The deaths of two Boston firefighters at the end of March struck home for members of the Falmouth Fire Rescue Department. For some it was harder than others.
Firefighter Scott T. Starbard was on a first-name basis with Lieutenant Edward J. Walsh. “Eddy” was how he remembered him. Lt. Walsh and Mr. Starbard graduated from Watertown High School together in 1989. “We knew each other through class, we played sports together, and knew each other as neighborhood kids,” Mr. Starbard said. “The connection through the high school and the fire department made it more real.”
When he saw Lt. Walsh’s image on television, Mr. Starbard said that he was shocked.
Lt. Walsh and Firefighter Michael R. Kennedy died during a nine-alarm fire in Boston’s Back Bay on March 26. Thousands of firefighters from across the country as well as beyond paid their respects in Watertown and West Roxbury last week. One hundred-twenty Cape Cod firefighters rode chartered buses to Watertown on Wednesday, April 2, to attend Lt. Walsh’s funeral. A similar number took the trip Thursday to West Roxbury for Mr. Kennedy’s funeral.
Approximately 20 personnel from the Falmouth Fire Rescue Department paid their respects both days.
“It showed how much solidarity there is amongst professional firefighters,” Mr. Starbard said. “Firefighters tend to really support each other in these hard times.”
Mr. Starbard said that between a quarter-mile and half a mile of Main Street in Watertown was shut down for Lt. Walsh’s funeral procession. Firefighters about 12 rows deep lined the street. The firefighters saluted as the procession slowly made its way to St. Patrick’s Church.
“You could hear a pin drop,” Mr. Starbard said. “No one whispered and no one said a word. Out of 10,000 firefighters, there wasn’t a dry eye.”
In the procession, a fire engine carried Lt. Walsh’s casket. An acquaintance of Lt. Walsh held his helmet. His jacket hung from the back of the engine. A ladder truck followed the engine with flower bouquets. A bagpipe band played. Honor guards, family members and firefighters from Boston joined the procession.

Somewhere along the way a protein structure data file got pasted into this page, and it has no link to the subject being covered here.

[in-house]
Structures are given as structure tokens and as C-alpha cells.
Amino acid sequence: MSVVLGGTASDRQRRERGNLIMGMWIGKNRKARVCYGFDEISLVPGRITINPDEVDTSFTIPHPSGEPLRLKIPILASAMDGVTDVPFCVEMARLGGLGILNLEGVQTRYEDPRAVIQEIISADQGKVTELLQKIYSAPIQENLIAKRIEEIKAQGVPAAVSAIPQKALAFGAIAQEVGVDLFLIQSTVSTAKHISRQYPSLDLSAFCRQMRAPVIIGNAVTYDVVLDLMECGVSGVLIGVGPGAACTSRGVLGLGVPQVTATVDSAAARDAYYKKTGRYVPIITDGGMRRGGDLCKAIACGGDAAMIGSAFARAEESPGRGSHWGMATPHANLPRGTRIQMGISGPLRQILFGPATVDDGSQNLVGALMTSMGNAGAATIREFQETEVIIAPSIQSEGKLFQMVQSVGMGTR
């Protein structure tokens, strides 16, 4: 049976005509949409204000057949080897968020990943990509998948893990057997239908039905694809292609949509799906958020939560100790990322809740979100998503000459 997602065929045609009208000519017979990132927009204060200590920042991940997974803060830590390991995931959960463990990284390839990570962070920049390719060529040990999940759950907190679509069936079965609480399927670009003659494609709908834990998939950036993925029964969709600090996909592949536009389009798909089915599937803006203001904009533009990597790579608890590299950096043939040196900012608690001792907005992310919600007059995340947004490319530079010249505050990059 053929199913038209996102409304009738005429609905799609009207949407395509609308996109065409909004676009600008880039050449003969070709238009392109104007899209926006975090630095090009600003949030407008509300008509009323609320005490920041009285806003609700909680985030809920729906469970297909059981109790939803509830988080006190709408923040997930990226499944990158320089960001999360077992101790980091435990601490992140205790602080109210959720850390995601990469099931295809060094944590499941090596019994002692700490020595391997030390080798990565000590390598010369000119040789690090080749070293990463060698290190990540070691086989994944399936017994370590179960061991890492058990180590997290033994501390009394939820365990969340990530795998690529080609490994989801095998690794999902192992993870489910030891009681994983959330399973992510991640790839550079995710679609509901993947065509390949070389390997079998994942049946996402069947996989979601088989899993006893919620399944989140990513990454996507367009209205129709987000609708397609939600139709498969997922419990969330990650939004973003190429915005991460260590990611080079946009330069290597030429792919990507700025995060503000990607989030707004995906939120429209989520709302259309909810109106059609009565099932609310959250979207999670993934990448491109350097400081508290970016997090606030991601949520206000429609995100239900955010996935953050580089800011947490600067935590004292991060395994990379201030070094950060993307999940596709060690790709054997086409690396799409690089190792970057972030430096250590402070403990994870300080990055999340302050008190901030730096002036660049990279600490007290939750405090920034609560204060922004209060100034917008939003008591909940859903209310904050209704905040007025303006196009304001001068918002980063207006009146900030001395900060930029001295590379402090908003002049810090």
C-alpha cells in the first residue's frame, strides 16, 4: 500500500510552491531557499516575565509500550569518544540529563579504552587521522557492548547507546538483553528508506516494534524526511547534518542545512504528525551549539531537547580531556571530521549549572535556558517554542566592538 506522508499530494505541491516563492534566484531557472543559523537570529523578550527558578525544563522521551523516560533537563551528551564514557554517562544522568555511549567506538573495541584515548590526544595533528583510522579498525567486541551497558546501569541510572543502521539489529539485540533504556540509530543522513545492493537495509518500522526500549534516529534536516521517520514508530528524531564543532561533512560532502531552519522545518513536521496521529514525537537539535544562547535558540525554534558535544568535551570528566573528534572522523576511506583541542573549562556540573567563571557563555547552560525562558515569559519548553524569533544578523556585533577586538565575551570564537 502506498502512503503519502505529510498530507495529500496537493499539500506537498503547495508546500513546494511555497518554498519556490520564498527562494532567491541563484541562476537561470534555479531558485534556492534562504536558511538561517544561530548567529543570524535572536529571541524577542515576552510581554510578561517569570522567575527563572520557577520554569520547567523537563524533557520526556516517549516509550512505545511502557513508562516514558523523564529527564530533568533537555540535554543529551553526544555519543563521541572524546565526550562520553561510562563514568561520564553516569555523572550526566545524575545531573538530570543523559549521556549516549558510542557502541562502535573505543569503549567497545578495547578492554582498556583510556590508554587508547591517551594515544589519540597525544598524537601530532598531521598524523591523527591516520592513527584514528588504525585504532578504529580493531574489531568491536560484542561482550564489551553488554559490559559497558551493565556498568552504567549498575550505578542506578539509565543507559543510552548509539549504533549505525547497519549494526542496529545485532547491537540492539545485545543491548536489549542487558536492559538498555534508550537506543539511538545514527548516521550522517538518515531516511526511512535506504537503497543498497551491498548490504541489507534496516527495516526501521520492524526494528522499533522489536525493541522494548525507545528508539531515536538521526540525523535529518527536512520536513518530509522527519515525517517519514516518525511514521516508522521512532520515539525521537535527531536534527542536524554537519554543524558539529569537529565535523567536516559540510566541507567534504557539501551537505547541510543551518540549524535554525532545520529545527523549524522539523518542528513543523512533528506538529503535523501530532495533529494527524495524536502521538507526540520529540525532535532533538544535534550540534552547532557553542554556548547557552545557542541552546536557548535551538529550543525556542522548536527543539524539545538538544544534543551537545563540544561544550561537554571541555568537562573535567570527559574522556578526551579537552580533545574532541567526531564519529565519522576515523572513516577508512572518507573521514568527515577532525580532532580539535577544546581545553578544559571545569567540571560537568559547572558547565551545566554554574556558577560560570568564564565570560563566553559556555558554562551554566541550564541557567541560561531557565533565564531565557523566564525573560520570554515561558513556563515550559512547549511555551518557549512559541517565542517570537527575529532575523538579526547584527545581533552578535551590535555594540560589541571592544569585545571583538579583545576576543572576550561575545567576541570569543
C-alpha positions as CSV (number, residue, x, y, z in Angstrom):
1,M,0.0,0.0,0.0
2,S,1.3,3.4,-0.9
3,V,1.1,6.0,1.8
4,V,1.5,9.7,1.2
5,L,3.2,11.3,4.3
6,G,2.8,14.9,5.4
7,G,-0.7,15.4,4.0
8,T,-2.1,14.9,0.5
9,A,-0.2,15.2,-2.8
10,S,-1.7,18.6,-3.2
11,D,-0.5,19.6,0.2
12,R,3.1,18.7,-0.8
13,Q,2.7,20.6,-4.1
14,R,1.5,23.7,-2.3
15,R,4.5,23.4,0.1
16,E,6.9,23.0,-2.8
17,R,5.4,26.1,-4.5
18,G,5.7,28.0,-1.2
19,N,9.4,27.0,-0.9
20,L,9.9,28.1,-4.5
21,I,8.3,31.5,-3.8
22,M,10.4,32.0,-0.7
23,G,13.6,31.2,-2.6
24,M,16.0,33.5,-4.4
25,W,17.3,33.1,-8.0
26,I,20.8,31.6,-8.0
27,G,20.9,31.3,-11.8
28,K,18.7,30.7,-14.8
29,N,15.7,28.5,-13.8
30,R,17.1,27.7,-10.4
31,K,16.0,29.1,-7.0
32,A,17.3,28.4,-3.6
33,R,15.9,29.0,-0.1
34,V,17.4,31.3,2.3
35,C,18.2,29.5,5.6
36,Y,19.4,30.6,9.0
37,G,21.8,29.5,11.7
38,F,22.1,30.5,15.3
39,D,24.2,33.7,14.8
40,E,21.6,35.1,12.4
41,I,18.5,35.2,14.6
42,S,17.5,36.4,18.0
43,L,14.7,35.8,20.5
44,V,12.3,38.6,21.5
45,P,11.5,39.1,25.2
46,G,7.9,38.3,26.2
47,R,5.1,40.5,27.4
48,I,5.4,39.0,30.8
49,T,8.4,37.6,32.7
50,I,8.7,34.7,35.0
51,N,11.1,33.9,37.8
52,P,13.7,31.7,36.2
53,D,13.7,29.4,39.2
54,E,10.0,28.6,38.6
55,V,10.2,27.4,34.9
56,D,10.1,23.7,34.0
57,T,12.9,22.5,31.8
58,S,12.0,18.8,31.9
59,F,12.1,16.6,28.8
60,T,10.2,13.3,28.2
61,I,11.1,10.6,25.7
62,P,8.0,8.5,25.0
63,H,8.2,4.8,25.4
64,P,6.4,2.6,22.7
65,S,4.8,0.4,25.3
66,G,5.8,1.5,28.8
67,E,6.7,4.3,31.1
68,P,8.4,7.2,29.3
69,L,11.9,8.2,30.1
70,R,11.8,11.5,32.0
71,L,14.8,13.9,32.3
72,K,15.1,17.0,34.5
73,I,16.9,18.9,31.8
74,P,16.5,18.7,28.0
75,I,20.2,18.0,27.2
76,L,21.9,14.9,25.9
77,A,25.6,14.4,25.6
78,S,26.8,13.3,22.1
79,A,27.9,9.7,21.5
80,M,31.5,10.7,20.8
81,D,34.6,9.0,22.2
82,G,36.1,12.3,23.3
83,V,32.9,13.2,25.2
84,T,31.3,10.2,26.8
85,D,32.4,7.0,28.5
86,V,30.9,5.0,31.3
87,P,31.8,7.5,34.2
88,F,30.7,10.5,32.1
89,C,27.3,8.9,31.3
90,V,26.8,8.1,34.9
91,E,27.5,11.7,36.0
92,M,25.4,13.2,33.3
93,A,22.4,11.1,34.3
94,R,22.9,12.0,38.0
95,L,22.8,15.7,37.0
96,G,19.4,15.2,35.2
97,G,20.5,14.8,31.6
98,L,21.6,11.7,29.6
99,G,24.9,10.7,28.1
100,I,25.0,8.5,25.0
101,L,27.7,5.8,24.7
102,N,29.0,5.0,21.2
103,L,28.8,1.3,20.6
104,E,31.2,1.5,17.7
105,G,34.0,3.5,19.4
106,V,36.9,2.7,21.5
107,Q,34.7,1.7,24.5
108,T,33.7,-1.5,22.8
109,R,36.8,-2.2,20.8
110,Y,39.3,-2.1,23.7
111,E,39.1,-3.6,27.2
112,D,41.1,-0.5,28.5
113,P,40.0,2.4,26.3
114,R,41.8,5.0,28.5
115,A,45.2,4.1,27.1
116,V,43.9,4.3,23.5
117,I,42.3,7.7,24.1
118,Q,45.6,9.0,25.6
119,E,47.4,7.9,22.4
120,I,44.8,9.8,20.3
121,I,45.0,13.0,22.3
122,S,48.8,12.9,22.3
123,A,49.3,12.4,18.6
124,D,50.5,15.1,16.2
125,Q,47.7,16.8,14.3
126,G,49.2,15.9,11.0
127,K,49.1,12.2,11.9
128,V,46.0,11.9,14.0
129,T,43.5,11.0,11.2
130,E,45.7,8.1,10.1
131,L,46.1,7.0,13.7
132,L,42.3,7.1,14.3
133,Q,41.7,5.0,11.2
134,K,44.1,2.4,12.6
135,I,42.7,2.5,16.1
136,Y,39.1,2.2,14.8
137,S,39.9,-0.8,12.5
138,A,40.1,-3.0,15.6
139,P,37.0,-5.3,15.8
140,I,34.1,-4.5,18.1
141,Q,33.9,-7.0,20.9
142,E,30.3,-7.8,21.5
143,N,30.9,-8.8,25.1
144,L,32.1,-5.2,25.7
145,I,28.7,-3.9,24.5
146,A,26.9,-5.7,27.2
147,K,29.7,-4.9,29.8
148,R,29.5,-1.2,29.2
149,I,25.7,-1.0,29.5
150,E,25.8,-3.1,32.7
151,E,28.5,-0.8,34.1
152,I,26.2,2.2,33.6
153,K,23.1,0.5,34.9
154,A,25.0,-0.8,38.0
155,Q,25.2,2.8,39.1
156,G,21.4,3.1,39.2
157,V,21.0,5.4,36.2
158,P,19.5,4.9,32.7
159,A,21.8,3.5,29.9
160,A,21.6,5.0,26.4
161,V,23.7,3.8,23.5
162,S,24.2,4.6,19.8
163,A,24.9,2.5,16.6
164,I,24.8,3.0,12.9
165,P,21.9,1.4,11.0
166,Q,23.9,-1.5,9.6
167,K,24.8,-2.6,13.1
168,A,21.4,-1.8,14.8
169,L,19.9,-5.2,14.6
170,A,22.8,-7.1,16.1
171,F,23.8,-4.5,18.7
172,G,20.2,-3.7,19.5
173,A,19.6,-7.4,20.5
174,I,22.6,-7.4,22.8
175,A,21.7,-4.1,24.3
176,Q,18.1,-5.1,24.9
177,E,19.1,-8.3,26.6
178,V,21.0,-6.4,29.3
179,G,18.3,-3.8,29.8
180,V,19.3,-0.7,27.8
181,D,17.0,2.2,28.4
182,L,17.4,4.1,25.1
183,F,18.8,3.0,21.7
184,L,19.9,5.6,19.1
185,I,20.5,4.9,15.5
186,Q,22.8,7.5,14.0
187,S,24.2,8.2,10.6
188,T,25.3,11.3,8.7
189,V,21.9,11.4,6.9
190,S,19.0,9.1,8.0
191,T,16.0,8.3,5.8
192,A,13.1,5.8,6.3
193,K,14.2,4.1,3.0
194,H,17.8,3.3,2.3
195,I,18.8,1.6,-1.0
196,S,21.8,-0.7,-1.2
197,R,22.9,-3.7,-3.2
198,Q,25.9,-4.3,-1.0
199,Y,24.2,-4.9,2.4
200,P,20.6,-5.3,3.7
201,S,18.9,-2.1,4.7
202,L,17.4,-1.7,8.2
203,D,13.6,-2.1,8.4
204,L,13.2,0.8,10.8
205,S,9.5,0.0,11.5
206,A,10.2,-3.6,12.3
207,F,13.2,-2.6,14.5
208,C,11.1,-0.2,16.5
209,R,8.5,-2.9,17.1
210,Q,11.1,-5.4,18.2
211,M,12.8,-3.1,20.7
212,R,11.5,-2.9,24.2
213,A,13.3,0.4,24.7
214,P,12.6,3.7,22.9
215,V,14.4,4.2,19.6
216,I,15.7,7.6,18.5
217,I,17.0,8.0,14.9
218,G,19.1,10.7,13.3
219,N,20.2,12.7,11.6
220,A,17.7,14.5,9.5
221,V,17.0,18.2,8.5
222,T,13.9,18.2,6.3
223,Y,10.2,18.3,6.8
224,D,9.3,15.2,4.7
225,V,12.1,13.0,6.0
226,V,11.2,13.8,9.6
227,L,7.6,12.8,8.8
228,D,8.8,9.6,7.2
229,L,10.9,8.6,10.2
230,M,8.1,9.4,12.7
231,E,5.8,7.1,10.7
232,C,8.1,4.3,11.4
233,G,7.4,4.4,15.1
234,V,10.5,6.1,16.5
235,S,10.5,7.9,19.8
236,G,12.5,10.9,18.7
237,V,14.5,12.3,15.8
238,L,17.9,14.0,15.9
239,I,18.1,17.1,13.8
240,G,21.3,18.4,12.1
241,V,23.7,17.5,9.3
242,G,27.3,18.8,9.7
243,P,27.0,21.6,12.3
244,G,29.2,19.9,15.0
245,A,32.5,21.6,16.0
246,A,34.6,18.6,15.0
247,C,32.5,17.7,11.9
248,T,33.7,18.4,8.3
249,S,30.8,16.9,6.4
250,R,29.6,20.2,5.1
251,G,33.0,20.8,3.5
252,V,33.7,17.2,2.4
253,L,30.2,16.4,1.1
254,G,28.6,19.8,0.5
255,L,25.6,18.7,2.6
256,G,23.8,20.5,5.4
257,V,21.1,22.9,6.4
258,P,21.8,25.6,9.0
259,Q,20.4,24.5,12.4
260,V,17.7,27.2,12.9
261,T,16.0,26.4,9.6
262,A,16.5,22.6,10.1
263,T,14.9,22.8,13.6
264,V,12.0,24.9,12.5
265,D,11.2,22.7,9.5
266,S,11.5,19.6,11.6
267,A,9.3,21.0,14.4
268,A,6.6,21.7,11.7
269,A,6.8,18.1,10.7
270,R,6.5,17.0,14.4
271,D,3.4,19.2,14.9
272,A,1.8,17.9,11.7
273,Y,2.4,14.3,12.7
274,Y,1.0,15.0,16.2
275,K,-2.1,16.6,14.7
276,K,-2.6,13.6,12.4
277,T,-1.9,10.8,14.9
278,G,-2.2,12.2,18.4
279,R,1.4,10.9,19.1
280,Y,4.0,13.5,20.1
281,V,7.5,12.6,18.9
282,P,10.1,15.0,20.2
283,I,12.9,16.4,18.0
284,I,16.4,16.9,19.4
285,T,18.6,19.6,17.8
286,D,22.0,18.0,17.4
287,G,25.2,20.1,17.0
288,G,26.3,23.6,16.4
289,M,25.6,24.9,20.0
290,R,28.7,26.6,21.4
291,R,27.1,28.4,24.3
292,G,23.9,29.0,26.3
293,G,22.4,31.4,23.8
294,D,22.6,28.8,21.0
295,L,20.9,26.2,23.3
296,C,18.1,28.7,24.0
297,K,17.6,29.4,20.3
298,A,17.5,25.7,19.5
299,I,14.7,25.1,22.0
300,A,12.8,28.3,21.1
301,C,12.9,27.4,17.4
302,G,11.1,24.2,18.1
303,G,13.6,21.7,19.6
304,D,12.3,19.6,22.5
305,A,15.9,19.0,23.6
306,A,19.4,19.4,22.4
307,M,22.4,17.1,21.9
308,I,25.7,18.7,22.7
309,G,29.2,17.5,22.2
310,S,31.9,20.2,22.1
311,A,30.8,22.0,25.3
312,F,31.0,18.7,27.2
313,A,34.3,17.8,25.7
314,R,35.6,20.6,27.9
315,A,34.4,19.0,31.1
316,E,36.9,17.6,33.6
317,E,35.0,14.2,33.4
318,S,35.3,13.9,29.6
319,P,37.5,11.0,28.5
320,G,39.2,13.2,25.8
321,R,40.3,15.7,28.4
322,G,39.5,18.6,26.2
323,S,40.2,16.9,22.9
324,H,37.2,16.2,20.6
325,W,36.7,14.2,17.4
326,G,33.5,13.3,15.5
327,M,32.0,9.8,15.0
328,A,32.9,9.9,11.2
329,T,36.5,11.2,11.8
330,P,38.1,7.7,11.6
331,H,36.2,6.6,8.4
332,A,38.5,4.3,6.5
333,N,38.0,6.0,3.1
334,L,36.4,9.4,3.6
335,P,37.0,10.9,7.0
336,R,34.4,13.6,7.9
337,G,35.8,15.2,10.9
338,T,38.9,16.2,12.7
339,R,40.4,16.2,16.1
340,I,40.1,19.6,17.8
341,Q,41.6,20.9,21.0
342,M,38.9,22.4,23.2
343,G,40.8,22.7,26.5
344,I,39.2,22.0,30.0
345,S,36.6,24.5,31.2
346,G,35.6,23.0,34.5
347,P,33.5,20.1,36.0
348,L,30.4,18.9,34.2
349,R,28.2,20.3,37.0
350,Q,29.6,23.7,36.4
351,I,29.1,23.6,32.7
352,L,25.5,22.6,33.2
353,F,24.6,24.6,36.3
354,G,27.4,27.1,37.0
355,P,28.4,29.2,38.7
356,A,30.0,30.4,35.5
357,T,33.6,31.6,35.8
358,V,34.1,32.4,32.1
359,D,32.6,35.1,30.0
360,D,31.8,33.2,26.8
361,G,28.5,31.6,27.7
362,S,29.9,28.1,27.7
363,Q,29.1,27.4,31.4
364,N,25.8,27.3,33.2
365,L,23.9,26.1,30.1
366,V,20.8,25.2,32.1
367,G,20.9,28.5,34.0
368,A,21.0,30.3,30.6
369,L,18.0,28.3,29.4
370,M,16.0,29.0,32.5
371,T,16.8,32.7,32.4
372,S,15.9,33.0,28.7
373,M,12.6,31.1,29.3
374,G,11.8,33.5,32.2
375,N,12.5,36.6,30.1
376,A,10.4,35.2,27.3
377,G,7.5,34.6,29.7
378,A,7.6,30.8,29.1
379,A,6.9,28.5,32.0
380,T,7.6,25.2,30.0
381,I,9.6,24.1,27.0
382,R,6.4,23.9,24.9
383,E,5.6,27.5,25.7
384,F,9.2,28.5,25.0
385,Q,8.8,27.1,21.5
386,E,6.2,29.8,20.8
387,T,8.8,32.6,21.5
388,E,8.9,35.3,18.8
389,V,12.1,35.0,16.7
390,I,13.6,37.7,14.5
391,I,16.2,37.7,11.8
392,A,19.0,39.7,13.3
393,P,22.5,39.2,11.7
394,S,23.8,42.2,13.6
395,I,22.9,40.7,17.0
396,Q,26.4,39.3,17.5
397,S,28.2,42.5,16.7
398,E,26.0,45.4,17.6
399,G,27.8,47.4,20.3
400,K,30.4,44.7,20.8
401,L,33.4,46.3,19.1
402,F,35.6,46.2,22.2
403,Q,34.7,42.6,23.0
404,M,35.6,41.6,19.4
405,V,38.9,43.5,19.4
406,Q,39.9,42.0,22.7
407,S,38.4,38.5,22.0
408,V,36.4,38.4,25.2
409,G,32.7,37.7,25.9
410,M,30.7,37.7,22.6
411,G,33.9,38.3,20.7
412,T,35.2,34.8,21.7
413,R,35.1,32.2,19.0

“It was emotional,” Mr. Starbard said.
Falmouth Fire Chief Mark D. Sullivan and Deputy Chief Michael F. Small, both present on Wednesday, experienced similar reactions.
“It was very solemn,” Deputy Small said. “It was a tough day but it makes the job that much easier because you know the family was taken care of.”
Chief Sullivan said the number of firefighters there was impressive. He said that there were so many there that not all could make their way into the church to pay their respects. Firefighters came from as far away as Dublin, Ireland. Firefighters from Dallas, Pittsburgh and Ontario stood near Falmouth firefighters during the procession.
Mr. Starbard had not been back to Watertown for about 20 years. He is a Sandwich resident now. He said that some people gathered for the service recognized him through the “sea of blue” of firefighters. They reintroduced themselves and would reach out through Facebook and e-mail afterward.
Before the incident, Mr. Starbard did not know Lt. Walsh was a firefighter. He knew that his father was. He said that the morning after the report of the Boston fire, his wife asked him if he knew any of the firefighters. As a firefighter, Mr. Starbard said that he often meets personnel from other fire departments. He had been following the incident on the news but was sure he did not know either of the two.
“Eventually,” Mr. Starbard said, “they showed a picture of him on the television and it shook me the core. I knew right away. It was surreal.”
“We don’t go to work every day thinking something like this will happen,” Mr. Starbard said about the Back Bay fire. “But at the back of our minds, there is a day, not every day, you will have to do something that is dangerous. That’s part of the job, and we know it.”
But it helps to know, he said, that if it does happen, there will be the support of thousands of firefighters as there were in Watertown and West Roxbury last week.